Among the little-known stories of World War II is the fact that rural areas across the continental United States were home to prisoner of war camps housing thousands of German and Italian soldiers.
Professor of History Gregory Sumner came across this information while researching his last book, Detroit in World War II, and found it interesting enough that he pitched the idea for his new book, Michigan POW Camps in World War II, to the same printer. They gave him the OK and he was off.
“I’m interested in storytelling,” Sumner said. “I don’t write for a narrowly academic audience, but a general audience. And World War II is an ever popular topic. There is bottomless interest and there are bottomless stories. When I speak around the state at libraries and other places about my books, I leave plenty of time for comments because everyone has a story to share, and I think it’s important that we keep telling them.”
Of the 425,000 POWs held in more than 500 camps on U.S. soil, 6,000 spent their time in one of the 32 camps set up in Michigan. These men were a godsend to the state’s farmers, food processors and pulpwood producers whose workers were overseas fighting the war.
These were not hardened fighters, Sumner said. Many were still in their teens and happy to put an ocean between them and enemy bullets.
“Most were young, homesick guys,” he said. And, though fraternization between the locals and the POWs was strictly forbidden, Michiganders couldn’t help but be charming hosts. “They formed friendships in the camp and in the community, and that’s the story I wanted to tell,” Sumner added.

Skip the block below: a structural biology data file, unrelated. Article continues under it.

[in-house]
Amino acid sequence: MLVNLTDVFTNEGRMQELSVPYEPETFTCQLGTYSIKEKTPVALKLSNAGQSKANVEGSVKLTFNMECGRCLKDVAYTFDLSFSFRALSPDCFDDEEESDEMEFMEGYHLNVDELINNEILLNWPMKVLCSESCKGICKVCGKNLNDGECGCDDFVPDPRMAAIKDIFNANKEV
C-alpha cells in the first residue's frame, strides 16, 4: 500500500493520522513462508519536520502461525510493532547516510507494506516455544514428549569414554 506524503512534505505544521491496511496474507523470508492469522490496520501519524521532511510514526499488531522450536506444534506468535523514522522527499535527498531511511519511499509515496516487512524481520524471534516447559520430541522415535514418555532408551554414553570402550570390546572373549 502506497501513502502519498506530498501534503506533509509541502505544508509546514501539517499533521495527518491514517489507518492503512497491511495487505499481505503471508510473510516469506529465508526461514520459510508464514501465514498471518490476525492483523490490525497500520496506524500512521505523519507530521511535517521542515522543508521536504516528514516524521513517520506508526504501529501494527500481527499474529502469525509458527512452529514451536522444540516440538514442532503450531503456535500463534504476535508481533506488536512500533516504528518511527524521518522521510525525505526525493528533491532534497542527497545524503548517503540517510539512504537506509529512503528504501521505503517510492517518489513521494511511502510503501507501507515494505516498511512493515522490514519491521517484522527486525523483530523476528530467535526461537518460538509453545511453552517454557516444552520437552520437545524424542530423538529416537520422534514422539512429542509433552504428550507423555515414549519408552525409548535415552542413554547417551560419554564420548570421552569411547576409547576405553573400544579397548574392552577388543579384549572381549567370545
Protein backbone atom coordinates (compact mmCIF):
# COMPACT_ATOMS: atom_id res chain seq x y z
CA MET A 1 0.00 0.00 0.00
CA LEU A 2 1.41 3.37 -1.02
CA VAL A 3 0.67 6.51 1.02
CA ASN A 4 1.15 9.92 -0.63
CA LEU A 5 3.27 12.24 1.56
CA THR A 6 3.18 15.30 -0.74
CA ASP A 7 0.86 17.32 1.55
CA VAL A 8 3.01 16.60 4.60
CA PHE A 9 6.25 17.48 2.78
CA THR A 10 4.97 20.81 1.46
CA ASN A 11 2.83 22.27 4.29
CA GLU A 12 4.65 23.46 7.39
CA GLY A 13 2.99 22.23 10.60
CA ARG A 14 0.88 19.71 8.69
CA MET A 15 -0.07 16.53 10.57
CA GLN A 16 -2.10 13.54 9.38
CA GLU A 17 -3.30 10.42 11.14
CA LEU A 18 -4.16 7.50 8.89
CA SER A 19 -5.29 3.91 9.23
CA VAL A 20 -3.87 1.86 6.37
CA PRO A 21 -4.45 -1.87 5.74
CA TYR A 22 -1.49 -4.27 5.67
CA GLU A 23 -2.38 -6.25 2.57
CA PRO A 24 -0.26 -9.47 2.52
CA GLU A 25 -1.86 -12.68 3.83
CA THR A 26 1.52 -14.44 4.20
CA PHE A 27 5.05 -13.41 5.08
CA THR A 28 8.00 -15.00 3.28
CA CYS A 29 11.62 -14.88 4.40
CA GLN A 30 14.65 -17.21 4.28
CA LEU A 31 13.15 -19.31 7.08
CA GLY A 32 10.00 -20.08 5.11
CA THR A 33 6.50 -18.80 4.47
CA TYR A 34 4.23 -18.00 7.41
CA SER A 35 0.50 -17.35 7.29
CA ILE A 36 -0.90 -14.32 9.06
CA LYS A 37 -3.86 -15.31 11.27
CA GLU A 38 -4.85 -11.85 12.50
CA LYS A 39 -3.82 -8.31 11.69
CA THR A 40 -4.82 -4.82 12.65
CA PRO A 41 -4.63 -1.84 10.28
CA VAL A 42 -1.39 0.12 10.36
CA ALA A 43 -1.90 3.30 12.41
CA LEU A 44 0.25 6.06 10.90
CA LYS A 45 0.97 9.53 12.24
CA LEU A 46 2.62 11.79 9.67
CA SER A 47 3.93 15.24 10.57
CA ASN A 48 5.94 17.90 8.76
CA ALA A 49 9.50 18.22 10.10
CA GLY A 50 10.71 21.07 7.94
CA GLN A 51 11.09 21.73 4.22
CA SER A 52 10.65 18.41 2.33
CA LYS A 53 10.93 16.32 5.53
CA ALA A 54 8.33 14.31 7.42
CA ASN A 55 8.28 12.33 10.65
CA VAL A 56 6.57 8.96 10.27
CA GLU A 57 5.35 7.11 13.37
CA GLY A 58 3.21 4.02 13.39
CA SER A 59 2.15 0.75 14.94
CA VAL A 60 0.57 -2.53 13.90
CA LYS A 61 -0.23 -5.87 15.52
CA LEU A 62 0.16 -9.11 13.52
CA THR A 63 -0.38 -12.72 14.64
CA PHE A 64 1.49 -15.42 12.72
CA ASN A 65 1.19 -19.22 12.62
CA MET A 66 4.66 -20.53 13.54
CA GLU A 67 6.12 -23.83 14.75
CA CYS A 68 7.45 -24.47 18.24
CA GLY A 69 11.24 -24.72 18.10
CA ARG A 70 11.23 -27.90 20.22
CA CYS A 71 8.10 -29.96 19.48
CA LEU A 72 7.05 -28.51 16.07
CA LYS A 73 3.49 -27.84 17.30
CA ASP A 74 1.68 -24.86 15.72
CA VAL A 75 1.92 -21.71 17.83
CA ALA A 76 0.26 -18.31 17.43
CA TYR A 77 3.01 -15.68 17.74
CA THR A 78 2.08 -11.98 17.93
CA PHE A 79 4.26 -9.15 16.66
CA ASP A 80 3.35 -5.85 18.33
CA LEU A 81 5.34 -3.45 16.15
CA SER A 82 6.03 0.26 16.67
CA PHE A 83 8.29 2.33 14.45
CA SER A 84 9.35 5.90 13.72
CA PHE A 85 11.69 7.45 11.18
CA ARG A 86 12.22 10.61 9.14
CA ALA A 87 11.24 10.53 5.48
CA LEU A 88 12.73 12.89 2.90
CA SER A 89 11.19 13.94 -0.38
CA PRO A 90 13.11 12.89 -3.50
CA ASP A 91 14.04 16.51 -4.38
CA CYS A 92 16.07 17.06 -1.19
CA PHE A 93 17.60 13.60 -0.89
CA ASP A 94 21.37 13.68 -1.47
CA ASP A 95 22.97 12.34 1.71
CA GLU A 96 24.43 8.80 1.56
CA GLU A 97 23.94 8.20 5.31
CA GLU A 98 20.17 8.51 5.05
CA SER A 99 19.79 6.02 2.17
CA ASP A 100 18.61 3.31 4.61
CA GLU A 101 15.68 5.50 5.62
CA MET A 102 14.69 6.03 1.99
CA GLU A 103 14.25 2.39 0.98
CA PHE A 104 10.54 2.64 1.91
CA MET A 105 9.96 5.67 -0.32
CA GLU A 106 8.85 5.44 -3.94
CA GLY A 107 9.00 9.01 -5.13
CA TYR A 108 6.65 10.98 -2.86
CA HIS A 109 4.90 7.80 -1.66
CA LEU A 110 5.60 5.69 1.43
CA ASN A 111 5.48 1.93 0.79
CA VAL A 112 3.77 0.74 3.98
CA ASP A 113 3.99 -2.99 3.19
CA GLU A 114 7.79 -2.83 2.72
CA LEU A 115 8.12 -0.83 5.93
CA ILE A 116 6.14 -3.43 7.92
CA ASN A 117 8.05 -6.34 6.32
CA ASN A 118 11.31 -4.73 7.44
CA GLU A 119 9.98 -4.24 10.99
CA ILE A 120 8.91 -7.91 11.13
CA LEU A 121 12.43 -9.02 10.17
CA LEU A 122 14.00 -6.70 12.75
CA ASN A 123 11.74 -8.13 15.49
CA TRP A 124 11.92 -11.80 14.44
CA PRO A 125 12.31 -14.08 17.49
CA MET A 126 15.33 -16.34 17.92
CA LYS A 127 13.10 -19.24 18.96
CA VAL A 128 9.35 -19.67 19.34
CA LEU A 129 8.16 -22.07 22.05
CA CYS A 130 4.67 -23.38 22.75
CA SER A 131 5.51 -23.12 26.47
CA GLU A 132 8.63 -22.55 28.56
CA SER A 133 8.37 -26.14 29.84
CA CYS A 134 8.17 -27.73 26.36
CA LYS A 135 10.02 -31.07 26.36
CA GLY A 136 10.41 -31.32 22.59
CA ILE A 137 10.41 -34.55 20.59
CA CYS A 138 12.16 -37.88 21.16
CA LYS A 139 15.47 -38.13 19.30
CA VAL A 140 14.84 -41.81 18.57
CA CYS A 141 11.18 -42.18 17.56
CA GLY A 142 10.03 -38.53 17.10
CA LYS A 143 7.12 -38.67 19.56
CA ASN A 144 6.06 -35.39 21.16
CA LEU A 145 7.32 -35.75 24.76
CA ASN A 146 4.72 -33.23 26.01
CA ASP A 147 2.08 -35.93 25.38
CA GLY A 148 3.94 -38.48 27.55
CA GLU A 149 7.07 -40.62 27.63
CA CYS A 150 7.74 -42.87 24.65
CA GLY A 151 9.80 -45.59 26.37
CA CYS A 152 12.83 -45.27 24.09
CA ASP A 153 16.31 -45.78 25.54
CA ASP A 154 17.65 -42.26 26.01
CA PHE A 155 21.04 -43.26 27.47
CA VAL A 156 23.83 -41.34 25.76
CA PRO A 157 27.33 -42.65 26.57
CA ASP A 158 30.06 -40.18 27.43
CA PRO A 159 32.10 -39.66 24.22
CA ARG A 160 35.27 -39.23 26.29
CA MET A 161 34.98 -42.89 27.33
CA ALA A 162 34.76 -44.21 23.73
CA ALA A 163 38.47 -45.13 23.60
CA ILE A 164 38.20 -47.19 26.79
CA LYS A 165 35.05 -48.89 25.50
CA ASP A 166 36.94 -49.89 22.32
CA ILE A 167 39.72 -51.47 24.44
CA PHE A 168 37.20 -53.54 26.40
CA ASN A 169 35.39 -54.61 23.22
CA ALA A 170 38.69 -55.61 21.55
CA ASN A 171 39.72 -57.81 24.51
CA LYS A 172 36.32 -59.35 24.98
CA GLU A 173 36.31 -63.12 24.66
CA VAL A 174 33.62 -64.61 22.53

The camps were fairly minimal security and the guards — often older men not fit to be fighting — were usually lax with their charges, often passing the time by drinking and playing cards with them. The prevailing thought seemed to be the prisoners could have escaped, but to where?
“One man I interviewed told me it was like ‘Hogan’s Heroes’ in reverse,” Sumner said, referring to a popular sitcom about Allied forces who merely let their German captors think they were in charge at a POW camp.
Sumner does relate one tale about two young women from Bennington, near Owosso, who caused a scandal and found themselves in legal trouble for helping some prisoners escape. Stories like this, though thrilling, were rare, he said.
Sumner said he loves doing the research it takes to write a book and research for this one was particularly interesting because it took the dyed-in-the-wool Hoosier to parts of Michigan he had never been before — including the Upper Peninsula.
“The writing is the hardest part,” Sumner said. “But I do it because I think people should know these stories. Especially young people. My mission in life is to get young people interested in history and the way to do that is to tell stories people find interesting.”
“Michigan POW Camps in World War II” is available at bookstores everywhere and online.